Washington, December 19, 2011 — Washington, December 19, 2011 - The death of North Korean leader Kim Jong Il has the potential to trigger a new crisis on the Korean Peninsula and in East Asia but could also portend a new opening in relations between the United States and North Korea. CNAS experts offered the following analysis.
CNAS EXPERT COMMENTARY
Dr. Patrick M. Cronin, Senior Advisor and
Senior Director of the Asia-Pacific Security Program
"Kim Jong Il has left North Korea in a period of colossal uncertainty. Uncertainty does not mean collapse anytime soon, but neither does it suggest a quick breakthrough or a leap into conflict. Much depends on an untested new leader. What we know about Kim Jong Eun is that he has less experience, less credibility and less maturity than his father. But the military holds the real reins of power in North Korea, and it will seek to ward off any intervention into its internal affairs. It may also block any rush to the bargaining table through stern warnings and occasional demonstrations of military might. Ensuring peace and stability on the Korean Peninsula is job number one for leaders in Washington and Seoul. In so doing there is also an opportunity to forge a closer relationship with China."
Richard Fontaine, Senior Advisor and Senior Fellow
"2011 has been a bad year for dictatorship, and so it is quite fitting that the Dear Leader has passed the scene before year's end. The demise of the world's most brutal dictator augurs well for North Korea and the world over the long term. What it means over the short term, however, no one knows. In the byzantine world of Pyongyang politics, transitions seem to require saber rattling, missile firing and worse. Now is the time for the United States to stand with its allies in opposition to any forthcoming aggression while making clear to the new regime in the North that a path out of the international wilderness, should they seek it, is possible."
Robert D. Kaplan, Senior Fellow
Anything is possible in North Korea, including the collapse of the state. Nevertheless, as I wrote in 2006 in The Atlantic, "The long-term success of America's basic policy on the peninsula hinges on the willingness of South Koreans to make a significant sacrifice, at some point, for the sake of freedom in the North. But sacrifice is not a word that voters in free and prosperous societies tend to like. If voters in Western-style democracies are good at anything, it's rationalizing their own selfishness-and it may turn out that the authoritarian Chinese understand the voters of South Korea's free and democratic society better than we do. If that's the case, there may never actually be a Greater Korea in the way that we imagine it. Rather, the North's demise will be carefully managed by Beijing in such a way that the country will go from being a rogue nation to a de facto satellite of the Middle Kingdom-but one with sufficient contact with the South that the Korean yearning for a measure of reunification will be satisfied." - "When North Korea falls," The Atlantic, October 2006, by Robert D. Kaplan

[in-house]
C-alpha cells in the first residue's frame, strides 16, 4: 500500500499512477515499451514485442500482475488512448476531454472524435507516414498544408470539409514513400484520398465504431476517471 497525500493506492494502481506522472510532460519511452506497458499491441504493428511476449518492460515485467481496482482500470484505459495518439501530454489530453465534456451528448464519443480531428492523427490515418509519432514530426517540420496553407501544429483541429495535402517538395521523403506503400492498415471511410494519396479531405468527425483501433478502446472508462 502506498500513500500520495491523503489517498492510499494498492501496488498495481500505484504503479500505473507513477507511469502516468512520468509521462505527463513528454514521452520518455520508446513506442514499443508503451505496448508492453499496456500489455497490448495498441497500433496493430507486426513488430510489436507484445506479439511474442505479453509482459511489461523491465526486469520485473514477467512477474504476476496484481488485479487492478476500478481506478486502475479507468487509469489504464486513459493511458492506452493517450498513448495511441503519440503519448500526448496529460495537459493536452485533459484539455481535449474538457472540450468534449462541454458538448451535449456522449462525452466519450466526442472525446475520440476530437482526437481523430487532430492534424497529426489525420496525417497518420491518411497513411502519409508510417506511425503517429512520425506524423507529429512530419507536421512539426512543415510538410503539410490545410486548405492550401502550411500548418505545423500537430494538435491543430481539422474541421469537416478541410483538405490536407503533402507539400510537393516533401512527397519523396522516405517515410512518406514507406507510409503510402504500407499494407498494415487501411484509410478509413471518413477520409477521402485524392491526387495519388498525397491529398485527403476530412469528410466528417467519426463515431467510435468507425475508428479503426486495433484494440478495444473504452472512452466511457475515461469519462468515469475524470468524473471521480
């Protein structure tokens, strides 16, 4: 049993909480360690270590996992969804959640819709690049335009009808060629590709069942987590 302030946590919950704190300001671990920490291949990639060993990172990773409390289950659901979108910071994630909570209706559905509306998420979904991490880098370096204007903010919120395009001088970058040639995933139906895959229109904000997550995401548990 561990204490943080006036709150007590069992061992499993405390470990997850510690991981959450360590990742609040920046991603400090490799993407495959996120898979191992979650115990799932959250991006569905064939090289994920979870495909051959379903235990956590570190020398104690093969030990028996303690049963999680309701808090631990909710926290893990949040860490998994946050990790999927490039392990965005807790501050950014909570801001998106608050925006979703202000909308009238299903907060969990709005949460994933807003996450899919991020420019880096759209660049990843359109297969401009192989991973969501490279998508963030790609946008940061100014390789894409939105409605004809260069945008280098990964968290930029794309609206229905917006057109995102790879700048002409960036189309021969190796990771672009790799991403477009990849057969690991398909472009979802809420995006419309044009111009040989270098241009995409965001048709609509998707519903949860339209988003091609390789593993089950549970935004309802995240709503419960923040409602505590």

Zachary M. Hosford, Research Associate
"Though the death of Kim Jong Il has increased the uncertainty surrounding the stability of the North Korean regime, the alliance between the United States and South Korea is well equipped to face the potential security challenges that may arise. However, given the volatile nature of North Korea, it will be critical that the United States and South Korea continue to work closely to monitor the status of North Korean internal dynamics and military forces. As the failure to successfully transfer leadership to Kim Jong Eun could result in the collapse of the North Korean government, the two allies must simultaneously prepare for multiple contingencies from increased food shortages and refugee flows among the North Korean population to military provocations including additional missile tests and uses of force against South Korea. Clear and constant communication between the two allies will go a long way to helping prevent any further deterioration of security on the Korean Peninsula."
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